1948. Returned to wheels, the Cub
found its way to a flight school near
West Chester, Pennsylvania where it
joined five other Cubs in helping
neophytes become pilots.
Recovered in 1956, the J-3 did
yeoman service until the owner decided
to store it for a future rebuild in 1960.
For 25 years, the disassembled Cub
laid in storage in Downingtown,
Enter Thomas M. Macario, Jr. (EAA
29124, NC 1551) of 2003 Stoneham
Drive, West Chester, Pennsylvania
19382. Now Tom Macario is not your
everyday, household dabbler in things
aeronautical. He has been up to his
ears in aviation for over 45 years - be-
ginning with his first ride in his uncle's
C-3 Aeronca in 1940. From age 14 to
16, his high school shop class restored
a Beech "Staggerwing" - not too
shabby for starters! At age 16, he sol-
What is nicer than a bright summer day and an award-winning J-3 "Cub"! Tom Macario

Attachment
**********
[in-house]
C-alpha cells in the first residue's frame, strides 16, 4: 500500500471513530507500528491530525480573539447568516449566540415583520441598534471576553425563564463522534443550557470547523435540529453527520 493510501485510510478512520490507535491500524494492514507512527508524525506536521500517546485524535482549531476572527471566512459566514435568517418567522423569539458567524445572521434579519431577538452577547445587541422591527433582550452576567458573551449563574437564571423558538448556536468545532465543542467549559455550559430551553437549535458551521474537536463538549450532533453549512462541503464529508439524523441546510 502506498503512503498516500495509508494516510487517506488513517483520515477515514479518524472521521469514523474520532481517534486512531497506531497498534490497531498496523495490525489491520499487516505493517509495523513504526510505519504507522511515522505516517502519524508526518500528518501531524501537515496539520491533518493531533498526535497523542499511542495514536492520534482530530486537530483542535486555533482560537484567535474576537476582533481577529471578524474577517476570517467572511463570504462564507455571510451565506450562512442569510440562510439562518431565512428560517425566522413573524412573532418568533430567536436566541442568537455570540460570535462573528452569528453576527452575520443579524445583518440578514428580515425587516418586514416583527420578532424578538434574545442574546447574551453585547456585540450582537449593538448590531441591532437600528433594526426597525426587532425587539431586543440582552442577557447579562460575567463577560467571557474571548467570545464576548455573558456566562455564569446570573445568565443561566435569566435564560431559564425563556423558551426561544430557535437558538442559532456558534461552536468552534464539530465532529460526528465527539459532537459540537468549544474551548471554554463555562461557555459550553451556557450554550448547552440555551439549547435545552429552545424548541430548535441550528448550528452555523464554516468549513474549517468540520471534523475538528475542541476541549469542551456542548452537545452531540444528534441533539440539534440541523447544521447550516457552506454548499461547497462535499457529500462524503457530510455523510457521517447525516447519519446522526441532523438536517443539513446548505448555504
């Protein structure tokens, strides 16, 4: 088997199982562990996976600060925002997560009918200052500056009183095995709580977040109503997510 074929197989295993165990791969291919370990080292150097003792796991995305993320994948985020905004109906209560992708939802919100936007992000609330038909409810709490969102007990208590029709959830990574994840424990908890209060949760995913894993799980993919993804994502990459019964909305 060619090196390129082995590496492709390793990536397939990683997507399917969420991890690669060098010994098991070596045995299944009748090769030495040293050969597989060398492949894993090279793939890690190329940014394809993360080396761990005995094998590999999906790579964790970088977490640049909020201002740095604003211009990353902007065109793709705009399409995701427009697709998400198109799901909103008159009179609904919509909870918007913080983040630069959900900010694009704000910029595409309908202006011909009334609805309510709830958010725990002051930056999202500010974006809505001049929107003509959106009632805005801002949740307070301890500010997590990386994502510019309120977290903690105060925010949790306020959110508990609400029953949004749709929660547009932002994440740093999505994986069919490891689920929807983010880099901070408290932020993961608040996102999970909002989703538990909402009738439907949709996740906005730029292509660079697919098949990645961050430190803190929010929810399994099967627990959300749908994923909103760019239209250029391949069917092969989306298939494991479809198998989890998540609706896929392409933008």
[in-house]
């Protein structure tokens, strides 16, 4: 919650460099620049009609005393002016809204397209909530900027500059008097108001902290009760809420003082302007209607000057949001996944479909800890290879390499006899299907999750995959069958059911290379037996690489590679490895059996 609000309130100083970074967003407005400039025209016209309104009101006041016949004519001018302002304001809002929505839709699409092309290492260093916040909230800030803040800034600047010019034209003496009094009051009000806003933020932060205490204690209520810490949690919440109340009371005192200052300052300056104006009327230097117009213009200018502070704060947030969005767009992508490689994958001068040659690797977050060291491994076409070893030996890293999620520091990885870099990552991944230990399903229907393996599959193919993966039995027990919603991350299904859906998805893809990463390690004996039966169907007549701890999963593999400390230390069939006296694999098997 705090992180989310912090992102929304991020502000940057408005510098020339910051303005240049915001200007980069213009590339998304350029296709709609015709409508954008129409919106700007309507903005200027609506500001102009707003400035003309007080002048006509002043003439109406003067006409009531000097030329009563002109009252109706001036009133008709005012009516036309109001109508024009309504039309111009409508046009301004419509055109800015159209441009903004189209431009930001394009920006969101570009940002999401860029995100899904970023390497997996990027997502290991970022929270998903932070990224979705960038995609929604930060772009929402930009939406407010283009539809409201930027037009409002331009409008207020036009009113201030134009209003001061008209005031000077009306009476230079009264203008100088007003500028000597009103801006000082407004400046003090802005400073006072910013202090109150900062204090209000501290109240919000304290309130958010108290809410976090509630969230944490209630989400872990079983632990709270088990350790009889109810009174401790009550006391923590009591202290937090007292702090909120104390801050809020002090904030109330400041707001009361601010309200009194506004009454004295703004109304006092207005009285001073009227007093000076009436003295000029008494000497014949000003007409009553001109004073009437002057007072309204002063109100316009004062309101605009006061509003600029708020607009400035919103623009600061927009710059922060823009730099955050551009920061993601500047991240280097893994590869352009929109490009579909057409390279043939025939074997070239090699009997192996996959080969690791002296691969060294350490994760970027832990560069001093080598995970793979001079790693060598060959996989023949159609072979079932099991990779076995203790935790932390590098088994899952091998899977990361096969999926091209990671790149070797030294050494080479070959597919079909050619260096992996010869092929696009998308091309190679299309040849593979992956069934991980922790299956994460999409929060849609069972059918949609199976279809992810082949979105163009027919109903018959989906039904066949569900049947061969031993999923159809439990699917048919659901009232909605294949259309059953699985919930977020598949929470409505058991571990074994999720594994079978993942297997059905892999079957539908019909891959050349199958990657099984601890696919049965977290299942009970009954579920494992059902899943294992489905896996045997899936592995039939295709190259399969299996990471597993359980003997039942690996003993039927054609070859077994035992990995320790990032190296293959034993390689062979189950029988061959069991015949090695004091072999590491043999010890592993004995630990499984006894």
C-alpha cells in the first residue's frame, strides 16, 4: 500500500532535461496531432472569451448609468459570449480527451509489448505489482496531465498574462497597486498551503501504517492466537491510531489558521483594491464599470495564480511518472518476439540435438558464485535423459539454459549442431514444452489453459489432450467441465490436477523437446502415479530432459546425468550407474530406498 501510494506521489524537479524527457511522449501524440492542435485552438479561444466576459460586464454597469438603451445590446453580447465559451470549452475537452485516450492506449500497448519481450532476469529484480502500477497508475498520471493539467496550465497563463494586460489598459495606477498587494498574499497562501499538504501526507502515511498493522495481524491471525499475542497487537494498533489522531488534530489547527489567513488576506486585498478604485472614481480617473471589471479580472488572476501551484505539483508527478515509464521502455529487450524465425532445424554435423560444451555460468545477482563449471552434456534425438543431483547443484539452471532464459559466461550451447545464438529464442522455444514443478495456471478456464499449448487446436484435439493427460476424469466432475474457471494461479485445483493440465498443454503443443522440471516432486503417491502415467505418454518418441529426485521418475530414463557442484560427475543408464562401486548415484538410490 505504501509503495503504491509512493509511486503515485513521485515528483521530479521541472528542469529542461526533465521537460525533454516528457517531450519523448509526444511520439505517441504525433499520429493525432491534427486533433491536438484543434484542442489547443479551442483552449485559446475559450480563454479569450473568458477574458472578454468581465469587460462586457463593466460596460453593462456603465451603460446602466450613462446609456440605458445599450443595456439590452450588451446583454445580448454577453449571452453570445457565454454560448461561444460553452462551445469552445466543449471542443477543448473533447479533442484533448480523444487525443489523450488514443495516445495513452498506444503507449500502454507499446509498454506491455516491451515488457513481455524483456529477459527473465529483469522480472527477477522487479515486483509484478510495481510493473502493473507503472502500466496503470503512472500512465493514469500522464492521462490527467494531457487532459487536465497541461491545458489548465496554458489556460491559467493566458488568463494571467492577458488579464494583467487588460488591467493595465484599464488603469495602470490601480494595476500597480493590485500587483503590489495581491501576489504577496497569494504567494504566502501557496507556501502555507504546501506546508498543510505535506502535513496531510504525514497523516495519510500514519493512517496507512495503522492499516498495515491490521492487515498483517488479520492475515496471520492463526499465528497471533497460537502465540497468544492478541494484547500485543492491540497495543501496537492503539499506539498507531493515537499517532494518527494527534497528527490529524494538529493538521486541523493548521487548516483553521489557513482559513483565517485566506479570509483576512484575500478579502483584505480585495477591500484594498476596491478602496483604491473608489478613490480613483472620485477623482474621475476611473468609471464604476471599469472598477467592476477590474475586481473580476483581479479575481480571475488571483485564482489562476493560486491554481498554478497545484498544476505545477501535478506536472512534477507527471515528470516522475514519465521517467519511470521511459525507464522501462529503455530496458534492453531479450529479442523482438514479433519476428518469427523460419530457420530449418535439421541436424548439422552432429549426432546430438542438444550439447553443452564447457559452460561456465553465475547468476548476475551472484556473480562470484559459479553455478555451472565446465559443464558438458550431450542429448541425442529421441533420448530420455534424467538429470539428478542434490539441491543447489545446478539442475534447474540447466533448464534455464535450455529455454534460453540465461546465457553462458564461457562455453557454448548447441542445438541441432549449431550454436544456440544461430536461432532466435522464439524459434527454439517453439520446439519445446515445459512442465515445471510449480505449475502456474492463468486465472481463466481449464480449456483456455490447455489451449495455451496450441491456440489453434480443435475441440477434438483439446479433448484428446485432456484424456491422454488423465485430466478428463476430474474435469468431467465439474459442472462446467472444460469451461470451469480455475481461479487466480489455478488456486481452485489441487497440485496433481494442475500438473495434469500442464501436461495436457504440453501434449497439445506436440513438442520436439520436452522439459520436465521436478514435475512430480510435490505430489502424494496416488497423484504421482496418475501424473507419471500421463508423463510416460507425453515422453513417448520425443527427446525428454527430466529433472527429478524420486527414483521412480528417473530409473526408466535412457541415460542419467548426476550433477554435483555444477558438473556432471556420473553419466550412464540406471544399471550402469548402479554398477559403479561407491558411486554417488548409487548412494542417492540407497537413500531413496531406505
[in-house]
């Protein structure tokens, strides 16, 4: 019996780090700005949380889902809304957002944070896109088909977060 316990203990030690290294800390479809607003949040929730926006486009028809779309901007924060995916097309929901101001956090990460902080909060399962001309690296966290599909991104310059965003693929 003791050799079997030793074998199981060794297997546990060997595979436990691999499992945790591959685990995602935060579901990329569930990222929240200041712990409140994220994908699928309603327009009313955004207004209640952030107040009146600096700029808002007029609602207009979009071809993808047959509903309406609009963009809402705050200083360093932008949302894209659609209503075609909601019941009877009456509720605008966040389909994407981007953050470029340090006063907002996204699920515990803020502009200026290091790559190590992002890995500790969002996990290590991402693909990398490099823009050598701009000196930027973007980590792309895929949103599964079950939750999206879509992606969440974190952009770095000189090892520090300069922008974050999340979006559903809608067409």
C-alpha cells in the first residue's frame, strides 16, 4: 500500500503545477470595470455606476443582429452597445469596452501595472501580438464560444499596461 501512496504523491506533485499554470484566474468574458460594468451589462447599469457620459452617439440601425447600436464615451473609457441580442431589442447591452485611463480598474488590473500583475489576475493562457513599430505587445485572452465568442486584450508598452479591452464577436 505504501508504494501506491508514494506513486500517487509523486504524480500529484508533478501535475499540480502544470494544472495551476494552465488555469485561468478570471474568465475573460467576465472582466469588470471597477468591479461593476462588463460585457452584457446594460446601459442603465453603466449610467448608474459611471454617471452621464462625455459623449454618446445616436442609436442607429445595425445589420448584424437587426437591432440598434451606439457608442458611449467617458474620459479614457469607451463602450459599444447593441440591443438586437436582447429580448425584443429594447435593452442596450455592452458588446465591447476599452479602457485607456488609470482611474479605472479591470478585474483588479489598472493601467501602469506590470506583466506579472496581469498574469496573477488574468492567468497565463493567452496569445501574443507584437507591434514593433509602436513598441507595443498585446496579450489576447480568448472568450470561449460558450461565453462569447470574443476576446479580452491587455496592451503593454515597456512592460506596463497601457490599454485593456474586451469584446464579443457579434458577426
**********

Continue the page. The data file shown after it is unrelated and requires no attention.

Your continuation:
enjoys his immaculate yellow bird as the 65 hp Continental purrs along at 2150 RPM.
oed a 40 hp J-3 Cub - this is probably
the start of his fondness for the Cub -
and by age 20, he had his Instructor,
Commercial and Instrument ratings!
Teaching everything from Cubs to
Cessna 140s to aerobatic Stearmans
for the GI Flight Training Program for
two years, Tom was caught in the 1948
"slow down," which caused him to work
for Piasecki Helicopter Co. for a year.
Next came a stint in the Air National
Guard followed by a corporate pilot job
A very precious couple and a credit to aviation for decades, Tom and Eileen Macario are
photographed just before leaving Oshkosh for Pennsylvania in their beautiful J-3 Cub.
12 MAY 1987
for the General Coal Co. in Philadel-
phia. This job, flying a D18 Twin Beech,
DC-3 and Grumman G-I covered a span
of over 25 years. Today, Tom flies a
Learjet 35 for another company out of
Philadelphia. And a unique twist -
Tom's son is now flying for General
Over the past 40-plus years, Tom has
logged over 24,000 hours, however,